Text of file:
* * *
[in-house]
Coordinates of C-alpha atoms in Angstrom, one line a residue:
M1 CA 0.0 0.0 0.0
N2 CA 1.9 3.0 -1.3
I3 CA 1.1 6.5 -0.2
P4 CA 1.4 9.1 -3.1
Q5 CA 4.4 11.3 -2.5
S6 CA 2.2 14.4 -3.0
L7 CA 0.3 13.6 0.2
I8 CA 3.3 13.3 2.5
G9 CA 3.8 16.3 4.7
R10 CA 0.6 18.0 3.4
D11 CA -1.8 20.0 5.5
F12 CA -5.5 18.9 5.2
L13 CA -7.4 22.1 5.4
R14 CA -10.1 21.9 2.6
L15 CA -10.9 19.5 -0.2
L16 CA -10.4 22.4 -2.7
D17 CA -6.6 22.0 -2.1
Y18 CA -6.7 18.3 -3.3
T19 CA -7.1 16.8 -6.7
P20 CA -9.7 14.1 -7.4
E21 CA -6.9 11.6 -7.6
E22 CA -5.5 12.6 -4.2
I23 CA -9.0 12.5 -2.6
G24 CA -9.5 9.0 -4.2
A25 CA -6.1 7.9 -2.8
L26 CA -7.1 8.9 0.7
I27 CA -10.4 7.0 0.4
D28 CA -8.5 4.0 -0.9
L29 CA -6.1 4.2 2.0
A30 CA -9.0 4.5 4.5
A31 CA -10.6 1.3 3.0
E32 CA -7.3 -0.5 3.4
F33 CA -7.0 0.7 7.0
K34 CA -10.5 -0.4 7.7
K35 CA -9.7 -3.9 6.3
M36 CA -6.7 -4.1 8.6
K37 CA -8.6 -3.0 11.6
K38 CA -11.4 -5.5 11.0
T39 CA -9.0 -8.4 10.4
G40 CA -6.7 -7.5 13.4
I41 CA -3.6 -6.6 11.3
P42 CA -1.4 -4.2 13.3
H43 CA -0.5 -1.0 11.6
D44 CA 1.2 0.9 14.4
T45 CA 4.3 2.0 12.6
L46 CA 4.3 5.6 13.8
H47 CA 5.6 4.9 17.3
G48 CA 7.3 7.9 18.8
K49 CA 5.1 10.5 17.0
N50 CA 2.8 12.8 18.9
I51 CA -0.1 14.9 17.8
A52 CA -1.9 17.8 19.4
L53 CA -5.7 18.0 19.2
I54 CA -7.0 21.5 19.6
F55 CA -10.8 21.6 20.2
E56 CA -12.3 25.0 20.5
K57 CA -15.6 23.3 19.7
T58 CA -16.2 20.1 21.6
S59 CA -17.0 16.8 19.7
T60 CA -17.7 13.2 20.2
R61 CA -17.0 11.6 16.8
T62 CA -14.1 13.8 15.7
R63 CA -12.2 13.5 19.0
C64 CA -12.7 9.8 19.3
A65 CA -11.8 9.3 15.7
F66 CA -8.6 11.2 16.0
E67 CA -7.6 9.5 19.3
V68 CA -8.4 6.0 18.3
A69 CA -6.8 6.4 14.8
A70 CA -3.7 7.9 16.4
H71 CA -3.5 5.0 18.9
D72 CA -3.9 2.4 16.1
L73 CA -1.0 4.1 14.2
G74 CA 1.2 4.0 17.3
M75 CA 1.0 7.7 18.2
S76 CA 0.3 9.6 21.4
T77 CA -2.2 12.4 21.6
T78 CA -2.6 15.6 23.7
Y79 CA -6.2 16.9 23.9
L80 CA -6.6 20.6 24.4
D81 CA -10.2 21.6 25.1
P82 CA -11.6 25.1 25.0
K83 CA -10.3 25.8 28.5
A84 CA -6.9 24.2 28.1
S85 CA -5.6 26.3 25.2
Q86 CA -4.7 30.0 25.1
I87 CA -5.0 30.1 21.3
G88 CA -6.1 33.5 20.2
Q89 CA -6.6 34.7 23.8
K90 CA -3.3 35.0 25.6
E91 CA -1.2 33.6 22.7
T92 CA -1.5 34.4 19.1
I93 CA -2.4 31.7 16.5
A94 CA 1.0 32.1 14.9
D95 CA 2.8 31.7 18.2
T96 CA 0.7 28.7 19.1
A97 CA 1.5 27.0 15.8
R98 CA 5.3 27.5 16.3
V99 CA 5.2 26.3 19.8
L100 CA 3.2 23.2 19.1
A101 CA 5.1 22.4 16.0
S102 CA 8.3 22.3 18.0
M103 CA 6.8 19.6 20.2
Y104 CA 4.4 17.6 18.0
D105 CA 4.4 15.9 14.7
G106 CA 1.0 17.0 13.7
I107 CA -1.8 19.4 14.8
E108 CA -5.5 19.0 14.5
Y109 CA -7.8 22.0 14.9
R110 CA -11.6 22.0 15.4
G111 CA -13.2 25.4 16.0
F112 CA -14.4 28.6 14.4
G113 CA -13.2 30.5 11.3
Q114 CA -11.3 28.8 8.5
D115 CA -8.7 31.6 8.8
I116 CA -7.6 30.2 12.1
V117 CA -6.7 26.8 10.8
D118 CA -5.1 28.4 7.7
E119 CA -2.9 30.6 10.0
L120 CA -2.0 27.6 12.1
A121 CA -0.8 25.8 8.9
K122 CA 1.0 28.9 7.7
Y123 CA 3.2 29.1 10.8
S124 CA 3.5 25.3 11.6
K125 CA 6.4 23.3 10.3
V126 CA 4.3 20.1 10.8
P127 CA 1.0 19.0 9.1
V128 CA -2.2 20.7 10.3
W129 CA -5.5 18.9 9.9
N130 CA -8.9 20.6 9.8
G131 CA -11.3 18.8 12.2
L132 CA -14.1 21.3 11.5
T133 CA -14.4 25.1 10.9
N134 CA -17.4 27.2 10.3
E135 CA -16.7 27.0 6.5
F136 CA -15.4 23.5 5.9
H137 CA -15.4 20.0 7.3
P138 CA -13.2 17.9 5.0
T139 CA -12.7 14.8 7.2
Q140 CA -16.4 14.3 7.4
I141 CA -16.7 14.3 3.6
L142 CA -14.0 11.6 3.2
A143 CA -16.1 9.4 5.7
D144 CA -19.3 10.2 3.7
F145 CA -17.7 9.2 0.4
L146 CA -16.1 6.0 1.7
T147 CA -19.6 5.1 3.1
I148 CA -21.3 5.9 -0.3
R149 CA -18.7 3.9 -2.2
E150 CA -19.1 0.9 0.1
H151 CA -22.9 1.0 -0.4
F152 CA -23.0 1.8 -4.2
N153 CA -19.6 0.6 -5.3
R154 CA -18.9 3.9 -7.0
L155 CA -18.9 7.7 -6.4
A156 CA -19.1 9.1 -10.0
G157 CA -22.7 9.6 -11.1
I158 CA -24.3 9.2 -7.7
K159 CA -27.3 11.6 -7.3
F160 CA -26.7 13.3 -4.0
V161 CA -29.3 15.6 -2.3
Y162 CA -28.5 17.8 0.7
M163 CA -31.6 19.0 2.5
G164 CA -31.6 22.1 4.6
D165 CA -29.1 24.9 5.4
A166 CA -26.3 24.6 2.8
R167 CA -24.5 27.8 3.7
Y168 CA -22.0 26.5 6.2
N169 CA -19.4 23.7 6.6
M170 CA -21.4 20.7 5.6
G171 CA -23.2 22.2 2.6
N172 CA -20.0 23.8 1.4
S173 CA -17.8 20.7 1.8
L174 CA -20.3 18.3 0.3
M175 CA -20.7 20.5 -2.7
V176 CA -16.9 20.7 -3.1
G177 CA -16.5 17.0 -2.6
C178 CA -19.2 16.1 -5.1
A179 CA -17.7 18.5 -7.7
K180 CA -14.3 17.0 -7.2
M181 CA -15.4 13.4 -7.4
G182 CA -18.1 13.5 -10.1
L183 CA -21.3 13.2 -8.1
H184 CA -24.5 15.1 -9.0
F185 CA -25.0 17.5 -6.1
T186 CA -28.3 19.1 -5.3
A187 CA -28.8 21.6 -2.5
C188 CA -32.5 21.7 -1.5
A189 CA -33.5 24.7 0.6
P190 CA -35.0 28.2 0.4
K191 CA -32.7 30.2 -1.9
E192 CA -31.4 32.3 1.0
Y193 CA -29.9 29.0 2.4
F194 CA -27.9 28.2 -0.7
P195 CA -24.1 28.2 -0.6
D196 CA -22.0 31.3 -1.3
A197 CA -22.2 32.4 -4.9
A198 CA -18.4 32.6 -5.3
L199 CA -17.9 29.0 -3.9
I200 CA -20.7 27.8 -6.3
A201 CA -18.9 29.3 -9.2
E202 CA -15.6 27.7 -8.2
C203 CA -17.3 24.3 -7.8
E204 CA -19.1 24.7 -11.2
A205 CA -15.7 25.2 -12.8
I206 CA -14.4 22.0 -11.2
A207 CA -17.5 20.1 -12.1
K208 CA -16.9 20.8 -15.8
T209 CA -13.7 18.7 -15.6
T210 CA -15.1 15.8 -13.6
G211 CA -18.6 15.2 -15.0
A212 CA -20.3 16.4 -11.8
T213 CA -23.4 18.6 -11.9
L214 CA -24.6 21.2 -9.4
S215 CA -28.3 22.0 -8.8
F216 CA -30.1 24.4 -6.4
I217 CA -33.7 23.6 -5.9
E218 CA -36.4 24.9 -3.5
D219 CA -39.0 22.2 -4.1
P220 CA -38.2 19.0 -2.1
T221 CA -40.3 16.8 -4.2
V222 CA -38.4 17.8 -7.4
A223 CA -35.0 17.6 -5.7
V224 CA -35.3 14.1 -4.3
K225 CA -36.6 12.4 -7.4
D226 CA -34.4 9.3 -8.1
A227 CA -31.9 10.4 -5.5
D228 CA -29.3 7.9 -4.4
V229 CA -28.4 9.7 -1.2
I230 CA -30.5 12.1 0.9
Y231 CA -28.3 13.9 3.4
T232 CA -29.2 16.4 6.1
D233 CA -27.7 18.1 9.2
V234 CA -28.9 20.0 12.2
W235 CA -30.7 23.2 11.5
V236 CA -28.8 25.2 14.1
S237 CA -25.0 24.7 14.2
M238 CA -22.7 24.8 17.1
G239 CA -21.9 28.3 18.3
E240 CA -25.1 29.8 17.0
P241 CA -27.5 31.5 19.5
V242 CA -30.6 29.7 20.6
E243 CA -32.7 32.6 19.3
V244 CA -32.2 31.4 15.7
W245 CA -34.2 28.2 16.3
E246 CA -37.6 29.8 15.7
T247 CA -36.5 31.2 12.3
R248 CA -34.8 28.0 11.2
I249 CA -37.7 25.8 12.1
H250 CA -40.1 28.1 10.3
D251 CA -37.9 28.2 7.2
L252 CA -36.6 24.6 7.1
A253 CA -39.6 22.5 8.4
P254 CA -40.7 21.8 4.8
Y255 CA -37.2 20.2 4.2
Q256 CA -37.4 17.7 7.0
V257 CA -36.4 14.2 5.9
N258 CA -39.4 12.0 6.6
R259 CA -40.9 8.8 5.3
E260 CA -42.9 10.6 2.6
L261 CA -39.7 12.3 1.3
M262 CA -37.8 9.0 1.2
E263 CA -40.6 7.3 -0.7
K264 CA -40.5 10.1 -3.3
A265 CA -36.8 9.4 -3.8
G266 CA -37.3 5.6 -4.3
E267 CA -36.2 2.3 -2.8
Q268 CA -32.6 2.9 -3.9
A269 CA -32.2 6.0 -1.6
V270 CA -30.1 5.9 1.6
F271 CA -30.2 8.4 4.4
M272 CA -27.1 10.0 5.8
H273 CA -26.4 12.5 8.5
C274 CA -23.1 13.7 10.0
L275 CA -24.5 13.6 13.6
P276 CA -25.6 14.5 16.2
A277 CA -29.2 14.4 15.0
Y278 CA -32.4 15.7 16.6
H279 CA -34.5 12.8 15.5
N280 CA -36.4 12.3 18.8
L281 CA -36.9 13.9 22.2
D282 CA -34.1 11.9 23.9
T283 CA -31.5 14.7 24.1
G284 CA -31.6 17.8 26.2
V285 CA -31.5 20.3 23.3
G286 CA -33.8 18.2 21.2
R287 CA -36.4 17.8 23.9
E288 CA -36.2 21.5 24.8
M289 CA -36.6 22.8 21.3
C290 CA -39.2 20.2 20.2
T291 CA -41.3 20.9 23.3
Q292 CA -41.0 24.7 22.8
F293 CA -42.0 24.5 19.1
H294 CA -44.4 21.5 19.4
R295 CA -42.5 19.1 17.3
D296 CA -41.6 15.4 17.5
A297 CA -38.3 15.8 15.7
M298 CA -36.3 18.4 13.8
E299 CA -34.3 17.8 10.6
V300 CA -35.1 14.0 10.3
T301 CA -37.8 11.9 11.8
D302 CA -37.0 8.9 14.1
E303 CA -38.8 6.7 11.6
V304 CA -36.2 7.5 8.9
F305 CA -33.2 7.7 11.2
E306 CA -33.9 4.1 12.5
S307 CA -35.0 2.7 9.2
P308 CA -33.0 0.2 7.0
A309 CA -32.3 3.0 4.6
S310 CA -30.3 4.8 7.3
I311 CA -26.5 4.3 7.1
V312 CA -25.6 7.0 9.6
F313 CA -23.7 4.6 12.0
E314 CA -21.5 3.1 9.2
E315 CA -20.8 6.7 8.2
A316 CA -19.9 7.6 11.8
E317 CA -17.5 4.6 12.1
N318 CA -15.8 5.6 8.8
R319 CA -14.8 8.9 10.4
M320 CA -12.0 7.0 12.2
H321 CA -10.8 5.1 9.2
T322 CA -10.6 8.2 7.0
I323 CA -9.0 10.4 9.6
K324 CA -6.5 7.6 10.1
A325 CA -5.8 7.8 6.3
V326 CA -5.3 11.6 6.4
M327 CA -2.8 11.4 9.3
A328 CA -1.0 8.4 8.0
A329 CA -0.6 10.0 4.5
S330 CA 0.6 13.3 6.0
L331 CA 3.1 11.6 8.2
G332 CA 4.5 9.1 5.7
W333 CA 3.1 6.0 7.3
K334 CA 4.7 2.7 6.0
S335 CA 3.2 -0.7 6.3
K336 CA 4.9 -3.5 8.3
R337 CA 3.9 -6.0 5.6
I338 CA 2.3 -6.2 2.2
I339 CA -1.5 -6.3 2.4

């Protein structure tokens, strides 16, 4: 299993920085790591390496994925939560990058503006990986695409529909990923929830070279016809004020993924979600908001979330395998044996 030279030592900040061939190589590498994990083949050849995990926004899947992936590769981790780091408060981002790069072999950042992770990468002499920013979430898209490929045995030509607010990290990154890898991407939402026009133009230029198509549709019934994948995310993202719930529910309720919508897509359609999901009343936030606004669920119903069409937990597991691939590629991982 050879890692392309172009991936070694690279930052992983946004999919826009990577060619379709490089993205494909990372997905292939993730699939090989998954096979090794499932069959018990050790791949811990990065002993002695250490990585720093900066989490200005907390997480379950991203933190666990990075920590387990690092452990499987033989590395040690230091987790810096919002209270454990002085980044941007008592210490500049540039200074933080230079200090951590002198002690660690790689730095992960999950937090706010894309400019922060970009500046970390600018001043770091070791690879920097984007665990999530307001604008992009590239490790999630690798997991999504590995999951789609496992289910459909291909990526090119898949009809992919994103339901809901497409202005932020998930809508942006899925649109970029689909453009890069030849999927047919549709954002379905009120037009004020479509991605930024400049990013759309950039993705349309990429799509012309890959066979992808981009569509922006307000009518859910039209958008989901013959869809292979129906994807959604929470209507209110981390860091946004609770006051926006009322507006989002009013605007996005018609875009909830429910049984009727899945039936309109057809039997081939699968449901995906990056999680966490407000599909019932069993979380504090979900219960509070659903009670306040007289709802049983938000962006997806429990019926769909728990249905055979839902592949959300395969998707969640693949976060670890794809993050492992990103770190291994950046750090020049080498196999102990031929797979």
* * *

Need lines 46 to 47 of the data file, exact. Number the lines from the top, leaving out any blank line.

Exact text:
D44 CA 1.2 0.9 14.4
T45 CA 4.3 2.0 12.6